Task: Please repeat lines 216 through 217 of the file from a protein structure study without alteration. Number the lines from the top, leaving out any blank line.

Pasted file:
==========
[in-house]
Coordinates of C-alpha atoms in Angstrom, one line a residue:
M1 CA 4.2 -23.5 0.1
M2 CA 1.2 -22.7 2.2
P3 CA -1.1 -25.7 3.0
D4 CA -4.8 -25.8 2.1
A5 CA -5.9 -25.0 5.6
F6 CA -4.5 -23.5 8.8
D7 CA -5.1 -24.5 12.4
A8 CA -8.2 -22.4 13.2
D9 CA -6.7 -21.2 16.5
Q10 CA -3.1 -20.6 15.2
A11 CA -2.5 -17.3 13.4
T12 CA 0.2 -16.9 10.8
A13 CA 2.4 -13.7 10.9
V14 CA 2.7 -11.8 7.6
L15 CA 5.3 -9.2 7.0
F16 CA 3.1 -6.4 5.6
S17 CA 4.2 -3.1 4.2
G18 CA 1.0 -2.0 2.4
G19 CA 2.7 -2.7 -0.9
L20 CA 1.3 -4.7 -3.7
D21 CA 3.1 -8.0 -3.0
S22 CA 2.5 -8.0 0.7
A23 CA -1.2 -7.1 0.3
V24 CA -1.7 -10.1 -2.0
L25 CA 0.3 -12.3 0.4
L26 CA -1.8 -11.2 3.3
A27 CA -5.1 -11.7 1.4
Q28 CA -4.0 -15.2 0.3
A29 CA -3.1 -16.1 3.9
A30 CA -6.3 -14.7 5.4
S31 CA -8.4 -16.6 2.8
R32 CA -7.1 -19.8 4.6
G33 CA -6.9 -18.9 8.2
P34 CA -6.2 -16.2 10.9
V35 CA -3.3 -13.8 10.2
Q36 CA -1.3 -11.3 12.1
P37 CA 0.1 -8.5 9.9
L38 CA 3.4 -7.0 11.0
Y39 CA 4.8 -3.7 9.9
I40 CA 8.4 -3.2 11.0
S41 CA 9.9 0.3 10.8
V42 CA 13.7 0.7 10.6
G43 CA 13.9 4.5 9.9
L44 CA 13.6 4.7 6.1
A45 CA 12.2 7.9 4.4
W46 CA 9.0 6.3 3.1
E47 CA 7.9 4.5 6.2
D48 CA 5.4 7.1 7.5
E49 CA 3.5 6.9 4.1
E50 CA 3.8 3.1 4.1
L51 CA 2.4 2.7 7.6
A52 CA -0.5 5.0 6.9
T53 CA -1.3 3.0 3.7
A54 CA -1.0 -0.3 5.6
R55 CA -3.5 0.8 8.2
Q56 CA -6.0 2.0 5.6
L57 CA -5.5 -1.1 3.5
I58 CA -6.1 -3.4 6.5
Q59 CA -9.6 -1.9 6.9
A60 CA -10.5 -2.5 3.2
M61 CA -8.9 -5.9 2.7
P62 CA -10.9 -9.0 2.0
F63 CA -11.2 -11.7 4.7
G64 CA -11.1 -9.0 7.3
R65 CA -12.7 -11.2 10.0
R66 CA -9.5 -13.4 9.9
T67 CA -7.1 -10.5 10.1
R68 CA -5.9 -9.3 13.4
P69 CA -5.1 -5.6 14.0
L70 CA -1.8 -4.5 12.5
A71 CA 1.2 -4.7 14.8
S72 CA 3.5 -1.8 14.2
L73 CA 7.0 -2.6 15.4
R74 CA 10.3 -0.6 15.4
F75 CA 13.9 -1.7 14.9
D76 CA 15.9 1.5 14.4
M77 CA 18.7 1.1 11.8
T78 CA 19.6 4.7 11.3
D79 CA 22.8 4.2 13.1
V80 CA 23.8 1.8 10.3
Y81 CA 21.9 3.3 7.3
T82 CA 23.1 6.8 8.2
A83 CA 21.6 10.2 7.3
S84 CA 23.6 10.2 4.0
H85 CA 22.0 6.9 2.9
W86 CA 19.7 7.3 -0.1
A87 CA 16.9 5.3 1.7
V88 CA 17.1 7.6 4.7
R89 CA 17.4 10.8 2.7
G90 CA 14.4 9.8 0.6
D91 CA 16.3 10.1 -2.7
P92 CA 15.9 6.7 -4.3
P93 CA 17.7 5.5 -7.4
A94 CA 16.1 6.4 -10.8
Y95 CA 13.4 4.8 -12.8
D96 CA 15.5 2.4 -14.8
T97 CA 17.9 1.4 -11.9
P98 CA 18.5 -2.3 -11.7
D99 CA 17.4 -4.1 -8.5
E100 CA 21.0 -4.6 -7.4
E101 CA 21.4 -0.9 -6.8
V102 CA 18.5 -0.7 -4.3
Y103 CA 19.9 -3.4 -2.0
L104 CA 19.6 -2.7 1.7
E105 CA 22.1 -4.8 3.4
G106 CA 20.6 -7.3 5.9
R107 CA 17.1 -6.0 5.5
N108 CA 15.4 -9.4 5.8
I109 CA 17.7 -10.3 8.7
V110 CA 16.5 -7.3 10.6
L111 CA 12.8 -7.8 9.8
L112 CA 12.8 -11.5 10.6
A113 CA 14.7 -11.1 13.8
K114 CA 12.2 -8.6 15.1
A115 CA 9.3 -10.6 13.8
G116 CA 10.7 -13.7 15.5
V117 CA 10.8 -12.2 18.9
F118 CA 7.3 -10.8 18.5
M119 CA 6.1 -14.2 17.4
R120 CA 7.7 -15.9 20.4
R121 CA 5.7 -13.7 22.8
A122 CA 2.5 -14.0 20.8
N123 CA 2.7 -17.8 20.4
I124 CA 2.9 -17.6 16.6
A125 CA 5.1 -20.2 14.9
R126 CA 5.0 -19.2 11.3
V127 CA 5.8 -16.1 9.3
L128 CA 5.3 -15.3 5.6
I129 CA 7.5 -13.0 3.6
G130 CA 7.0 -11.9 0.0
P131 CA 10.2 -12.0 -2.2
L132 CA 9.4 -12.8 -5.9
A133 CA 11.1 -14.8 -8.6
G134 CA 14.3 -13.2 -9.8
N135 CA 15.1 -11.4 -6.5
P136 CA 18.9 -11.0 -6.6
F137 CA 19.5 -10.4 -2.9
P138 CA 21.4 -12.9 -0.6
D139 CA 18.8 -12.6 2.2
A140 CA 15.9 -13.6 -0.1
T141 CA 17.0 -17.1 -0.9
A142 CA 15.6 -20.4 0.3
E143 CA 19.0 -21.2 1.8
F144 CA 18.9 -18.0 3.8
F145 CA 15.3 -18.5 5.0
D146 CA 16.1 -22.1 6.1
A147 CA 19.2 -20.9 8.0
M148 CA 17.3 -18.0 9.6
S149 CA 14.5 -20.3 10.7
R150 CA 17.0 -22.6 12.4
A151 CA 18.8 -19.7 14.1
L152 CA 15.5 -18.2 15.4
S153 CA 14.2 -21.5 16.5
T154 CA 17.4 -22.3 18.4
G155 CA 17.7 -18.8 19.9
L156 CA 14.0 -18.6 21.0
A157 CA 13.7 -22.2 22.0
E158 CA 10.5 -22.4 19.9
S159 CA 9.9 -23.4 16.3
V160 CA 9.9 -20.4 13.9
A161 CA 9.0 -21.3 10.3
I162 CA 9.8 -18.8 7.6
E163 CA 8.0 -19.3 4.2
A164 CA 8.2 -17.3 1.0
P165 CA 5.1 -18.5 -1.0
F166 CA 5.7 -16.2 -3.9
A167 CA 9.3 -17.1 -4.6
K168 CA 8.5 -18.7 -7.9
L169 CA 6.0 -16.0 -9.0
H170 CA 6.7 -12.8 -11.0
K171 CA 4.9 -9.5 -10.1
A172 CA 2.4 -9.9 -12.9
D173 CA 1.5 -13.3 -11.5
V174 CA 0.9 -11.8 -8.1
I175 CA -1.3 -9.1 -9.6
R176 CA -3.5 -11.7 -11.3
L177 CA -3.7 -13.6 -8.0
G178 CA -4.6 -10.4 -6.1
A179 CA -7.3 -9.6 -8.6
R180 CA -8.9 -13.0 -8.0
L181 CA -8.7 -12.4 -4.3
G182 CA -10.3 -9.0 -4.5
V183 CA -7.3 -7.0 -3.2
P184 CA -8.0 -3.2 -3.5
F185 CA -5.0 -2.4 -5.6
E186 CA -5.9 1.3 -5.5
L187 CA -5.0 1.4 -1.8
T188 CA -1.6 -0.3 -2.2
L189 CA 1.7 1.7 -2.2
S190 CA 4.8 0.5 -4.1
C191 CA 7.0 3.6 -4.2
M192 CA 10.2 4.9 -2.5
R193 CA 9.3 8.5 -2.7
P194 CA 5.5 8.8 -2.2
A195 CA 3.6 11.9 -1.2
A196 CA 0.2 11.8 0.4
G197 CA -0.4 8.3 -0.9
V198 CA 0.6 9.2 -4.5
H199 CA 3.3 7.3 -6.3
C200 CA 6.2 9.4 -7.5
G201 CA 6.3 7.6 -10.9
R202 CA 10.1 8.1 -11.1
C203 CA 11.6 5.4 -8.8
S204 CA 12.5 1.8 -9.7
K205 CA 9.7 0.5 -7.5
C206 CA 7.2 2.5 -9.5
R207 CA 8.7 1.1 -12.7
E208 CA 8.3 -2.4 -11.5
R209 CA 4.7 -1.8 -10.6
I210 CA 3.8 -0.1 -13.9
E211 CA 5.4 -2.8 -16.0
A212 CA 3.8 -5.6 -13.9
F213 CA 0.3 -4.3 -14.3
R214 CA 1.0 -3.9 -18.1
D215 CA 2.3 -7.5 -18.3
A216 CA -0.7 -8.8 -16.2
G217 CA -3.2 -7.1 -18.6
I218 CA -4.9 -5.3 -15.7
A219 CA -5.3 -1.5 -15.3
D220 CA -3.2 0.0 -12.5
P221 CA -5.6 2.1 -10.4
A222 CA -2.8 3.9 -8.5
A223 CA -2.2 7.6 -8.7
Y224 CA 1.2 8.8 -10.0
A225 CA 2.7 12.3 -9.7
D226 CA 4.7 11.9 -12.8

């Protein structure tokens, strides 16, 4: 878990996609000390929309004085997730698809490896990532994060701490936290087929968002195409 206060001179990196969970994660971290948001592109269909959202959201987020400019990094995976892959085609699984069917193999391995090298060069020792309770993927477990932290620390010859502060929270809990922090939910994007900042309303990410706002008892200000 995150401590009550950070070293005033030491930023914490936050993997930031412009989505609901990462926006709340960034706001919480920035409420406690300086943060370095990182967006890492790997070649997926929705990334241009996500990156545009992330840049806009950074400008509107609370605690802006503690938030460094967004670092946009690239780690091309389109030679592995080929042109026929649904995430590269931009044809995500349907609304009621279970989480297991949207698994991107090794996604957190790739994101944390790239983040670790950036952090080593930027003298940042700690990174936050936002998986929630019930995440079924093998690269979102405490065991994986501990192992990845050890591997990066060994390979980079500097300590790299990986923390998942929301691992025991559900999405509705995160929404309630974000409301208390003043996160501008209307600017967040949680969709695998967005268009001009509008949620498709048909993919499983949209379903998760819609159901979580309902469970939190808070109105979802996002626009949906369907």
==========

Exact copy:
R214 CA 1.0 -3.9 -18.1
D215 CA 2.3 -7.5 -18.3